Format

Send to:

Choose Destination
See comment in PubMed Commons below
Magn Reson Imaging. 2013 Jan;31(1):36-43. doi: 10.1016/j.mri.2012.06.008. Epub 2012 Aug 16.

Sensitivity of multi-parametric MRI to the compressive state of the isolated intervertebral discs.

Author information

  • 1Research Center, CHU St Justine, Montréal, QC, Canada H3T 1C5.

Abstract

OBJECTIVE:

Magnetic resonance imaging (MRI) offers great potential as a sensitive and noninvasive technique for describing the alterations in mechanical properties, as shown in vitro on intervertebral disc (IVD) or cartilage tissues. However, in vivo, the IVD is submitted to complex loading stimuli. Thus, the present question focuses on the influence of the mechanical loading during an MRI acquisition on the relaxation times, magnetization transfer and diffusion parameters within the IVD.

METHODS:

An apparatus allowing the compression of isolated IVDs was designed and manufactured in acrylonitrile butadiene styrene. IVDs were dissected from fresh young bovine tail, measured for their thickness and submitted to compression just before the MRI acquisition. Six discs received 0% (platen positioned at the initial disc thickness), 5% (platen positioned at 95% of the initial disc thickness), 10%, 20% and 40% deformation. The MRI parameters were compared between the loading states using mean and standard deviation for T1 and T2, and matrix subtraction for Magnetization Transfer, fractional anisotropy and apparent diffusion coefficient.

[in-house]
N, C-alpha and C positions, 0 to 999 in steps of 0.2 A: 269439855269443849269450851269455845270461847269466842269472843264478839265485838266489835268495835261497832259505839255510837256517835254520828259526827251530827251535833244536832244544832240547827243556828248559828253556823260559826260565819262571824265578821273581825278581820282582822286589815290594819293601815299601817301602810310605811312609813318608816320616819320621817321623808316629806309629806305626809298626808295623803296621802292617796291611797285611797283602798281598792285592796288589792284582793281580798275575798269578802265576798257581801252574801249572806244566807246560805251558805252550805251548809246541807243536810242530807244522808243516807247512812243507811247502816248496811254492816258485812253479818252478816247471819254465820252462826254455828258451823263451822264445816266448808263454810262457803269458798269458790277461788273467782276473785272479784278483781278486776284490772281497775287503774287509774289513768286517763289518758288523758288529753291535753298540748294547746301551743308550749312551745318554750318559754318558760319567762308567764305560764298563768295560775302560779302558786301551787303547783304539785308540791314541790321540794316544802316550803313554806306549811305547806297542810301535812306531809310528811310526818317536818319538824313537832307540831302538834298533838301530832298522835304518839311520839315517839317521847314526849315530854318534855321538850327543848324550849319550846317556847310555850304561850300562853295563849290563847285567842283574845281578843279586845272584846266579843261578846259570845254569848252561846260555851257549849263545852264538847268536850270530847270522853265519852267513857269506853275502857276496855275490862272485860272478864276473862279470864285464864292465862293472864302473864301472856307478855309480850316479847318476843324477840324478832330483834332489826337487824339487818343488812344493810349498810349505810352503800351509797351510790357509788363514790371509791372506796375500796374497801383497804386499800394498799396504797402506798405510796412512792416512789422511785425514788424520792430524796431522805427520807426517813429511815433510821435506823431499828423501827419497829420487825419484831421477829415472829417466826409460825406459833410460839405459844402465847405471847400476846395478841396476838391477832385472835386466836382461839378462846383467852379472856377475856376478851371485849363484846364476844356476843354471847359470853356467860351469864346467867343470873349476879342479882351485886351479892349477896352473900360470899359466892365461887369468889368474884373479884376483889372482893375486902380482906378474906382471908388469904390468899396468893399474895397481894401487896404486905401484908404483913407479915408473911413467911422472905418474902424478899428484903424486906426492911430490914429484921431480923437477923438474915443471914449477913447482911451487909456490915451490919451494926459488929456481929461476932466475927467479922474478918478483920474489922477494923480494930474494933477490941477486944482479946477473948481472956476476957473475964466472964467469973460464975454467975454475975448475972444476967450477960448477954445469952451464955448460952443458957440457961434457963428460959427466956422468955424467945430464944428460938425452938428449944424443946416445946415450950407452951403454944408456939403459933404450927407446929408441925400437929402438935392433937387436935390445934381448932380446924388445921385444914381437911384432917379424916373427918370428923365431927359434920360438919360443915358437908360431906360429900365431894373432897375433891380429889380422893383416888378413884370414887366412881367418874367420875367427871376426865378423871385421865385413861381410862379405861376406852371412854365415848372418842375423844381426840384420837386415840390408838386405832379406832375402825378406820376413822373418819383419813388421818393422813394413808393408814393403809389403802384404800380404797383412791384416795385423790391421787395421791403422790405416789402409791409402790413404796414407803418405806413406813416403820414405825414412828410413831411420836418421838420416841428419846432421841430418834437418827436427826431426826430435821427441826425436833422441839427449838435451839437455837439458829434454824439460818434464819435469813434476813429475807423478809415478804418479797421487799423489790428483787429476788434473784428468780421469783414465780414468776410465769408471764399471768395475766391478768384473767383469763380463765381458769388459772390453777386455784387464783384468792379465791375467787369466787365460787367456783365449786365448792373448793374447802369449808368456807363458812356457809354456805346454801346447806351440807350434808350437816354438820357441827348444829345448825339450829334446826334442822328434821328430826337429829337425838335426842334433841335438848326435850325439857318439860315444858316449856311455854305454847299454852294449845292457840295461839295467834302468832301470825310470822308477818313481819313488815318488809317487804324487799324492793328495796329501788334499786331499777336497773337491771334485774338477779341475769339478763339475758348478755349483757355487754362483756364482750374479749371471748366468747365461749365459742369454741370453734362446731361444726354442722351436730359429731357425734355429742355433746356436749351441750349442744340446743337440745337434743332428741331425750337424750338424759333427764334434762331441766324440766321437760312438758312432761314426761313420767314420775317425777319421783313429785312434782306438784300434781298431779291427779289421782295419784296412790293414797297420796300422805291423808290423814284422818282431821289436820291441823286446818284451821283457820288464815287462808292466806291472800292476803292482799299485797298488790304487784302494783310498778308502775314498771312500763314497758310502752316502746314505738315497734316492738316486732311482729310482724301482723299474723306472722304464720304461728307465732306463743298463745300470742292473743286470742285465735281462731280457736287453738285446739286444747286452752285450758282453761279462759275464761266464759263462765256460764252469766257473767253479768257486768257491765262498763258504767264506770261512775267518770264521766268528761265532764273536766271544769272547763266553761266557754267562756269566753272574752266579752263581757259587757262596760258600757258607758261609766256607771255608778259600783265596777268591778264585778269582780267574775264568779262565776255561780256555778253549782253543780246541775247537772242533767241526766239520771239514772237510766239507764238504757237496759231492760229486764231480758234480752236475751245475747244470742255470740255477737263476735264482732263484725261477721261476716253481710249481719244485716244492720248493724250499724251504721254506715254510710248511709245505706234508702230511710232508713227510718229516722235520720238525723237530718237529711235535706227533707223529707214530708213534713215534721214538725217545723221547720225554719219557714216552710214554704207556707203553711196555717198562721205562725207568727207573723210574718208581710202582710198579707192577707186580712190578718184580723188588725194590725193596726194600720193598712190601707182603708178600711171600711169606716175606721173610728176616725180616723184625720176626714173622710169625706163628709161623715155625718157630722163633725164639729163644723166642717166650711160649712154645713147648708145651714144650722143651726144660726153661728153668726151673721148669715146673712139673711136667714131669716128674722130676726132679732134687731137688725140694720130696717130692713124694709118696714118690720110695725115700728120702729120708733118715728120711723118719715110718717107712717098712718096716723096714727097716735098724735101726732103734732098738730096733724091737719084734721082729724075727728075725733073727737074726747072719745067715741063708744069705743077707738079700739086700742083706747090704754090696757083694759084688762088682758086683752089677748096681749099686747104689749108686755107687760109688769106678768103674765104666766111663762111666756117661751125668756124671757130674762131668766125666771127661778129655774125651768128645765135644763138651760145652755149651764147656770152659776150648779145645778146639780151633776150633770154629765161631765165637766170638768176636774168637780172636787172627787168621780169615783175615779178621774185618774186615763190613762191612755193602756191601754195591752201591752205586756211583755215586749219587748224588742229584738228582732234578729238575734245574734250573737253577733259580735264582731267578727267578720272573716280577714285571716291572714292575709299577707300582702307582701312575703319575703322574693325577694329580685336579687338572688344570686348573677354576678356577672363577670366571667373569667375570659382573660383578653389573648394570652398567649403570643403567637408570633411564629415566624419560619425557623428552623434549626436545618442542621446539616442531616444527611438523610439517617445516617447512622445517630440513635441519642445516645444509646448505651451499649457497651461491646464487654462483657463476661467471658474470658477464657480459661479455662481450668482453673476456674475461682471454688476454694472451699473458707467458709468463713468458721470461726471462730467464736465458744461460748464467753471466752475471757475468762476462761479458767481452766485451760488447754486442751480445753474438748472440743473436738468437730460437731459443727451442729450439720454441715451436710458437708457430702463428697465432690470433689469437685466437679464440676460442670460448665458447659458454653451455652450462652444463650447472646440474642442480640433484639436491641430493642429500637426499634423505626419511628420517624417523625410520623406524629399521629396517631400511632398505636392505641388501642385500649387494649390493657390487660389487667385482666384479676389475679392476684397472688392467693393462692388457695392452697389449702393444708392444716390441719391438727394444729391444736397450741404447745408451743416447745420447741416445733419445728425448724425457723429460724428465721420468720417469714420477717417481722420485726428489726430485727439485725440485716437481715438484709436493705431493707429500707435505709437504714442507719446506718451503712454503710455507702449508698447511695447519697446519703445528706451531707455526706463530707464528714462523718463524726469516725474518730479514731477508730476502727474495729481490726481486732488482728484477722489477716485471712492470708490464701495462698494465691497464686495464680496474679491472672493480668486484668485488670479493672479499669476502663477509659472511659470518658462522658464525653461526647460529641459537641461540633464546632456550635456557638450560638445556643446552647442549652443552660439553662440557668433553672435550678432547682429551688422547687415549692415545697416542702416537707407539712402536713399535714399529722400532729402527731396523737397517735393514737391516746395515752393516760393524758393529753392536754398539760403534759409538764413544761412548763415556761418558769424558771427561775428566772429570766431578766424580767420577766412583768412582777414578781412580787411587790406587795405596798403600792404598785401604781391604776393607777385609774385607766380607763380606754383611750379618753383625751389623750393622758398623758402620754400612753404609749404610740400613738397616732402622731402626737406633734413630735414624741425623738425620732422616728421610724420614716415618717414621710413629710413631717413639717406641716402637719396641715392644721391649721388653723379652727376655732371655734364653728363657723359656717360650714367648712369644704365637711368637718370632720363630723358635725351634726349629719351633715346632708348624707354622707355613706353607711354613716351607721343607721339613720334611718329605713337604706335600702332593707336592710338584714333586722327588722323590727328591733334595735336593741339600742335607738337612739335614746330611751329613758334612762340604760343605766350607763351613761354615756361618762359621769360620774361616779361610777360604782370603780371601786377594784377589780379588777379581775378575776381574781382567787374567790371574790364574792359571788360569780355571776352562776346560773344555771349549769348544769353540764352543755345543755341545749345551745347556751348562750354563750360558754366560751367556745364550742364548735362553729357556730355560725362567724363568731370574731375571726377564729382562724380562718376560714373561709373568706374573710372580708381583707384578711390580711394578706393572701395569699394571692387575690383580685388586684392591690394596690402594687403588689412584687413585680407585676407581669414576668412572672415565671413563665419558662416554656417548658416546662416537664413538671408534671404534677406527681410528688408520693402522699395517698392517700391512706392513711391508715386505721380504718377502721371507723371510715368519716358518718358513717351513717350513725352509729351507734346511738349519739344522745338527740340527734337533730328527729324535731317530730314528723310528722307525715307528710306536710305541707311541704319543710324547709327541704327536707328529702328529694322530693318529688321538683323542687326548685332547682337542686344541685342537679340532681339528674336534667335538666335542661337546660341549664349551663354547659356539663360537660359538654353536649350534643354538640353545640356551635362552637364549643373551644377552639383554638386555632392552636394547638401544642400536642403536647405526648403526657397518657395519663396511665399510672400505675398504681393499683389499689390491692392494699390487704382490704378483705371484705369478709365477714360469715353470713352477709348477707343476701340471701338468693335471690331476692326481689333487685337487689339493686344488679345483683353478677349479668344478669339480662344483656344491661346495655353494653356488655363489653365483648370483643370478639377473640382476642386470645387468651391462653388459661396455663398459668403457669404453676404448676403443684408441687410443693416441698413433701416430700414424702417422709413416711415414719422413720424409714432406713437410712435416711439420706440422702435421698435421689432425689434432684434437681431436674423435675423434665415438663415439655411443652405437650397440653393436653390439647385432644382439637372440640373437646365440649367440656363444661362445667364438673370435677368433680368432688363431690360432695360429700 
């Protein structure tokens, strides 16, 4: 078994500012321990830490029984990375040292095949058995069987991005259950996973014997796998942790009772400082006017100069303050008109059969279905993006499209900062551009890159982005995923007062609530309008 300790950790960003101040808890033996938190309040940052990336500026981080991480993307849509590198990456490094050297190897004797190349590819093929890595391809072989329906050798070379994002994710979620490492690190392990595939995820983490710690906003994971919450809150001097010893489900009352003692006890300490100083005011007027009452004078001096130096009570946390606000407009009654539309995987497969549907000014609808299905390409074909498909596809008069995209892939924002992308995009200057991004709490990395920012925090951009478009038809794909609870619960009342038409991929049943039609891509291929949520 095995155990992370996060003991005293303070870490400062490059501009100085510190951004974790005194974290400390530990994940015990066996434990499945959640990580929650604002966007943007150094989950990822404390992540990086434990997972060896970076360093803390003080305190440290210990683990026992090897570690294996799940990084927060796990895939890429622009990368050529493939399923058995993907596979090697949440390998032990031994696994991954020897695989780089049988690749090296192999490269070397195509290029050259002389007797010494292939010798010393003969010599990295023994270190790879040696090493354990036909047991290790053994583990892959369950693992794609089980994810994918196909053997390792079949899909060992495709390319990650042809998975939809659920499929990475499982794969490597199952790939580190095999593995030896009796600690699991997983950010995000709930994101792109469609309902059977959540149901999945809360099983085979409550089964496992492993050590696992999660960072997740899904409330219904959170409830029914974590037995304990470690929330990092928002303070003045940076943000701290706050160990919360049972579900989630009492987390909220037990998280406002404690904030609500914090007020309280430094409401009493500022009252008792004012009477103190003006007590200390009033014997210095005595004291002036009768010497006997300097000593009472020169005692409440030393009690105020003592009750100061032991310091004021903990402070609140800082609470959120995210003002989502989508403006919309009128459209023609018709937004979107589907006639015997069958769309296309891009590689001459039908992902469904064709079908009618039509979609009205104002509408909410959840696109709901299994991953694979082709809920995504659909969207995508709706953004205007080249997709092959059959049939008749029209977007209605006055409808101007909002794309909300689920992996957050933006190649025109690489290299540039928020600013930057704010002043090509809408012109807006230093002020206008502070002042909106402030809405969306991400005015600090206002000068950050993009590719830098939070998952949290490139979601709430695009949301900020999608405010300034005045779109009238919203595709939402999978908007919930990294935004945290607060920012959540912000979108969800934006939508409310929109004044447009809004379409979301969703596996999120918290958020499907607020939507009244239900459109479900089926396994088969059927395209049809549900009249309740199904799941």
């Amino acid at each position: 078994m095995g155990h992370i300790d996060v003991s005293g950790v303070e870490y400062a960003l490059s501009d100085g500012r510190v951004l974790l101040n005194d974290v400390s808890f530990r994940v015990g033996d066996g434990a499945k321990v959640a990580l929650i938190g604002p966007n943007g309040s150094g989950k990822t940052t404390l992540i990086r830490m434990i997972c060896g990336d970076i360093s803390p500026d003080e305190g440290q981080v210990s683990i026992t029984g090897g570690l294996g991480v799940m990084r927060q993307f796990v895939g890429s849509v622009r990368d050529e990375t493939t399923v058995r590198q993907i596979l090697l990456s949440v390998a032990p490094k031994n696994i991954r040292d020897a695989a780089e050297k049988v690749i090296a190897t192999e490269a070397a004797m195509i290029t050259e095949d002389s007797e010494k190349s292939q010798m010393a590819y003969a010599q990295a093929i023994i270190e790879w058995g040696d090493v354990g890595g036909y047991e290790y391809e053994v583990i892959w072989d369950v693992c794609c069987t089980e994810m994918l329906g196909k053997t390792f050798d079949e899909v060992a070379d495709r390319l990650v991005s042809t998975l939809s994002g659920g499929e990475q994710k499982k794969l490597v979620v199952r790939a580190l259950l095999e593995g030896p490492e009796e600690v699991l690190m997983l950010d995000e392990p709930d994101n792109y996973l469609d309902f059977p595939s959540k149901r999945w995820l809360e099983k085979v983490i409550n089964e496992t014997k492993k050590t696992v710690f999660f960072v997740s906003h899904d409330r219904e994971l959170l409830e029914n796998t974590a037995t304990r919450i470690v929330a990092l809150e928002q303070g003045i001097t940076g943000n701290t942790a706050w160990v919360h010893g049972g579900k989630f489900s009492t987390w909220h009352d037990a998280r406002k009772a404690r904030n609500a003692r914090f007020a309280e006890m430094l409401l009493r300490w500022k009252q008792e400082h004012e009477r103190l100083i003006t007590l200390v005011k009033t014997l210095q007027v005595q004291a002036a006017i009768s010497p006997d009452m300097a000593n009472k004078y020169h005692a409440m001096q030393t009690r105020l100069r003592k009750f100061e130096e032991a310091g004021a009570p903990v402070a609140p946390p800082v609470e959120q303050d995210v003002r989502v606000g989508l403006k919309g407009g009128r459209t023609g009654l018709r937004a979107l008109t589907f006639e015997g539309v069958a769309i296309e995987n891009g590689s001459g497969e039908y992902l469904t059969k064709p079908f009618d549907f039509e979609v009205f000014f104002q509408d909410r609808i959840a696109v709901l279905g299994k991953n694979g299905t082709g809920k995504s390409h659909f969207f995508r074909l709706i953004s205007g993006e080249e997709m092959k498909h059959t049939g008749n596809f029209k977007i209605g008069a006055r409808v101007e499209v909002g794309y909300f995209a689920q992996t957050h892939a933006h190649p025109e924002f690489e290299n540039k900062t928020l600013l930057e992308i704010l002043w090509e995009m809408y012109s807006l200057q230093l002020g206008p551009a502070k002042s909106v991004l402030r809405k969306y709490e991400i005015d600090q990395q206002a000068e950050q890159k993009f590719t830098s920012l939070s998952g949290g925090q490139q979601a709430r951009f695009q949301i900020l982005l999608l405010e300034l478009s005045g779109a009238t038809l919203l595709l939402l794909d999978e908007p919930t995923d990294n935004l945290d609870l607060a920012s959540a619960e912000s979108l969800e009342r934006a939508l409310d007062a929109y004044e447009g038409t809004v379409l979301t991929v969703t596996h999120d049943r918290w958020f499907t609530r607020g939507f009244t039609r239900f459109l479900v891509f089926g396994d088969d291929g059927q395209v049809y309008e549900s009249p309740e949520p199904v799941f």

RESULTS:

The compression of the IVD did not lead to any significant change of the MRI parameters, except for the diffusion that decreased in the direction of the compressive stress.

DISCUSSION:

This experimental in vitro study shows that multi-parametric MRI on isolated discs in vitro is not sensitive to compression or to the partial confined relaxation that followed the compression.

Copyright © 2013 Elsevier Inc. All rights reserved.

PMID:
22902468
[PubMed - indexed for MEDLINE]
PubMed Commons home

PubMed Commons

0 comments
How to join PubMed Commons

    Supplemental Content

    Full text links

    Icon for Elsevier Science
    Loading ...
    Write to the Help Desk